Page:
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Western Australia's main grain handler the CBH Group says this is a watershed week in rail access negotiations with Brookfield Rail.
Brookfield Rail has an exclusive lease over the state's grain rail network and therefore it is necessary for the two parties to strike a deal if CBH wants to continue to transport grain on rail.
The 90-day negotiating period for a long term rail access agreement under WA's Railway Access Code expires on June 24.
CBH Group operations general manager David Capper said the significance of these talks could not be underestimated.
"While the track has been leased for nearly 15 years now this is the first time that WA growers will directly negotiate with their below rail provider," he said.
"While this agreement is a 10-year agreement, which in itself is quite significant, it really sets up how the relationship between our growers and their rail provider, both in a relationship sense and a commercial sense, will work for the remaining 34 years of the lease and that's why these negotiations are so critical.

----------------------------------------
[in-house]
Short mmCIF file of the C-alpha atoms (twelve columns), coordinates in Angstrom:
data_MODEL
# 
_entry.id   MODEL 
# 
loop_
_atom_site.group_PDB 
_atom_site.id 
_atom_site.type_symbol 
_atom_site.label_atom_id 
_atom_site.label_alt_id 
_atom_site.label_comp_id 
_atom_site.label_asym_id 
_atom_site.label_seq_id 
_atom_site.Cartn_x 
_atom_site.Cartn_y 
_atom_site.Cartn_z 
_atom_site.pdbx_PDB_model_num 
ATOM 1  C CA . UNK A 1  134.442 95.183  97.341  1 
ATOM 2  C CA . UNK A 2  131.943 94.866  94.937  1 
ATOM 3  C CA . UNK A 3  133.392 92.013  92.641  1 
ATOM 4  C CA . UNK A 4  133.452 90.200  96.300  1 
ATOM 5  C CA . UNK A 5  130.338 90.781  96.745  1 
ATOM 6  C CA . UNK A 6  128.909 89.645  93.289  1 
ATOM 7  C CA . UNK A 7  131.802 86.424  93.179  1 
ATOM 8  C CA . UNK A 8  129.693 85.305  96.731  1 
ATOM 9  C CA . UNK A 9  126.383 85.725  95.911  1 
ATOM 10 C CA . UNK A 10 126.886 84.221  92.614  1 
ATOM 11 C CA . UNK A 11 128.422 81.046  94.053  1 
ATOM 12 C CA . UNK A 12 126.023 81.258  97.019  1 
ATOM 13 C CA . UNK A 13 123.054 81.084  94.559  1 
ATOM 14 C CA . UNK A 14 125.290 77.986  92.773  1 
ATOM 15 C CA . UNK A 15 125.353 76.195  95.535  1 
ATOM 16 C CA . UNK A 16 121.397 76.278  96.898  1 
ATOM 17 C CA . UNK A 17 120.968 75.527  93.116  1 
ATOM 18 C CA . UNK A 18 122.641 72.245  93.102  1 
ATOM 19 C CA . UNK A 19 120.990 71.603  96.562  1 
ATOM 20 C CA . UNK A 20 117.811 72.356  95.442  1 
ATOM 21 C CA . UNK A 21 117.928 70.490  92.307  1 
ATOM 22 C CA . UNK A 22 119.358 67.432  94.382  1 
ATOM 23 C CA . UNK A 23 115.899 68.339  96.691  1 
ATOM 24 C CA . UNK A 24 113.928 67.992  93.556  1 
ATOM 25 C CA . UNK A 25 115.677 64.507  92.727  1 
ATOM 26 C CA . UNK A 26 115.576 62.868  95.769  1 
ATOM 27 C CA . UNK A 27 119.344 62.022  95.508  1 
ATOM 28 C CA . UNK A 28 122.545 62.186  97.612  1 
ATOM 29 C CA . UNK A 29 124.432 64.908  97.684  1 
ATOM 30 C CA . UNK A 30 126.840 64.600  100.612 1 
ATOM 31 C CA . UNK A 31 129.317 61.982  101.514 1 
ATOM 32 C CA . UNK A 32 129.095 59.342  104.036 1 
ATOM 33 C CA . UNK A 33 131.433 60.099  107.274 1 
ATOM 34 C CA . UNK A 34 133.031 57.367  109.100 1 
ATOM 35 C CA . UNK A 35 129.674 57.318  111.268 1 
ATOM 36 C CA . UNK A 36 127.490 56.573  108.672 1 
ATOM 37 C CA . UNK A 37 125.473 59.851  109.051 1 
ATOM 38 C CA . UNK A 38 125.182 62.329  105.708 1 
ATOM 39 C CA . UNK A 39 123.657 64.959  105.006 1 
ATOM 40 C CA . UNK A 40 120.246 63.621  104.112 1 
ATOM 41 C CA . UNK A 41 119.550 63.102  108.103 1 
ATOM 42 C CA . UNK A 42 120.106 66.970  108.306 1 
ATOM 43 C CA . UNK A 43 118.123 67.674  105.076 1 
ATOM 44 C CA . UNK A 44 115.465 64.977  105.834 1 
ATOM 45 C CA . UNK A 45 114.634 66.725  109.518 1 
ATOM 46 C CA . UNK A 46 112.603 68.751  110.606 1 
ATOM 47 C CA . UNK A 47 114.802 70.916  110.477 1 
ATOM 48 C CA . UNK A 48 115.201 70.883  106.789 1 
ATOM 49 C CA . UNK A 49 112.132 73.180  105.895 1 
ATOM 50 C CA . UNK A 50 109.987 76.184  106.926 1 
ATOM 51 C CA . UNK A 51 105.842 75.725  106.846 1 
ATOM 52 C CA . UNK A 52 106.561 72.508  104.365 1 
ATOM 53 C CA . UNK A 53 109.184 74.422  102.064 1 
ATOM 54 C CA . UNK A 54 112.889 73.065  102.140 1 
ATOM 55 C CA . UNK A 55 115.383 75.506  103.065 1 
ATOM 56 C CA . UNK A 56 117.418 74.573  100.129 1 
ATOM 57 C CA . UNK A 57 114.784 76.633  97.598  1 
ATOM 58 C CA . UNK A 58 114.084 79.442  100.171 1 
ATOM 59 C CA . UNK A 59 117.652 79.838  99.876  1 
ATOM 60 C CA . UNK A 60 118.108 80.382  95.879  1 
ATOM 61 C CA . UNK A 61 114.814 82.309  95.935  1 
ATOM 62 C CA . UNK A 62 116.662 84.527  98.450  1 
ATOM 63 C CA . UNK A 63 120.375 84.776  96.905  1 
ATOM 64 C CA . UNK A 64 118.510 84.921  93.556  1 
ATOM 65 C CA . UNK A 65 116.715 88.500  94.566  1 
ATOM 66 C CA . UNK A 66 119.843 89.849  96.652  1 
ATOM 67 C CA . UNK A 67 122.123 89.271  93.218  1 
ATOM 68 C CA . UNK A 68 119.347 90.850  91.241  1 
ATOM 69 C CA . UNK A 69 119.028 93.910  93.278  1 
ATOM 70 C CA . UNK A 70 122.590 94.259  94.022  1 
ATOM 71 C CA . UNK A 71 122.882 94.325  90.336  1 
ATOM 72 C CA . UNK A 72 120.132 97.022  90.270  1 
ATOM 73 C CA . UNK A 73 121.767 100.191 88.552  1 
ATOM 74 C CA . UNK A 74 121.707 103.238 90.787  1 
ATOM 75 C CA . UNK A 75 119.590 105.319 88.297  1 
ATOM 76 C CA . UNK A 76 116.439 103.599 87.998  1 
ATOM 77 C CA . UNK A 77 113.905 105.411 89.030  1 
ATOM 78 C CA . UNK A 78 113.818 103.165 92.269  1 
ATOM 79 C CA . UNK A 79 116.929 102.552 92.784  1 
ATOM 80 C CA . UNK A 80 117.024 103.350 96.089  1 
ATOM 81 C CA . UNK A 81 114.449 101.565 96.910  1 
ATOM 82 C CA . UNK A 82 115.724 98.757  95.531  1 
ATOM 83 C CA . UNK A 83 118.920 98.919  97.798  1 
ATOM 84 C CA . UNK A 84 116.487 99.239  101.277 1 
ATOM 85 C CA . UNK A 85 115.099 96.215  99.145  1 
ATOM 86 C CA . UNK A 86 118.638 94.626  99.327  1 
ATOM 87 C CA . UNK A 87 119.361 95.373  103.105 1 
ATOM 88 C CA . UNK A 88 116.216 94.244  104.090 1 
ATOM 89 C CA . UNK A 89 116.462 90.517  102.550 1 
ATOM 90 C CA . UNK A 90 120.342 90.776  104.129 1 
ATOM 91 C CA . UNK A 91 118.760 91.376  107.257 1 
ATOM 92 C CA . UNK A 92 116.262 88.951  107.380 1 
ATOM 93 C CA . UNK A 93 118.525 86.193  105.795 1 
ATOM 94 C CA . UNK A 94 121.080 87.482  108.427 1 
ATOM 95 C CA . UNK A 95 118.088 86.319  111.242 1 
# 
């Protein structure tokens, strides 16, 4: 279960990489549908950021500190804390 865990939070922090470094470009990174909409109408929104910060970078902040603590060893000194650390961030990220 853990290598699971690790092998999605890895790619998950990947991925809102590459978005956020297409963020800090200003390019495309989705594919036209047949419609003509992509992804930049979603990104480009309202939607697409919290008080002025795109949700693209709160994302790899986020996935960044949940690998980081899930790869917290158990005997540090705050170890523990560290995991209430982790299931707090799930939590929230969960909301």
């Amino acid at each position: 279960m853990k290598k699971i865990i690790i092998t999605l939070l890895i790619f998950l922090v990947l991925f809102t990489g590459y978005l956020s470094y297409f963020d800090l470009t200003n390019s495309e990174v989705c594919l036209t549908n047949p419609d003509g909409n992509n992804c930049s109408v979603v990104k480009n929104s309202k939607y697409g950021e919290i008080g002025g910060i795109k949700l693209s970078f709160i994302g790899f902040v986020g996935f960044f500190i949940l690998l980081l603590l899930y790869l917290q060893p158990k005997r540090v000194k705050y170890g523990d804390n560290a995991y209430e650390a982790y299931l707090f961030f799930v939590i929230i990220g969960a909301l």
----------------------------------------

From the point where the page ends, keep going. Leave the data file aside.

"This is a really critical week, as the time starts to run out our ability to be able to close a deal obviously diminishes."
Mr Capper said if June 24 passed without an agreement there were options.
"If we're close we can choose to extend the negotiating period mutually to finish negotiating the deal, but if at the 24th June or the lead up to the 24th we are still significantly apart then we can choose to appoint an arbitrator to resolve any of the differences."
Mr Capper said price was still the main sticking point.
"Back in 2013 there were a number of sticking points. We've managed to work through some of those and we've compromised on some of those but price is still the most critical.
"It's a significant component of our supply chain and it's a very important component in terms of the efficiency of moving tonnes to port in a cost effective way and because of that price is always going to be a key component of the negotiation."
This article first appeared on www.abc.net.au
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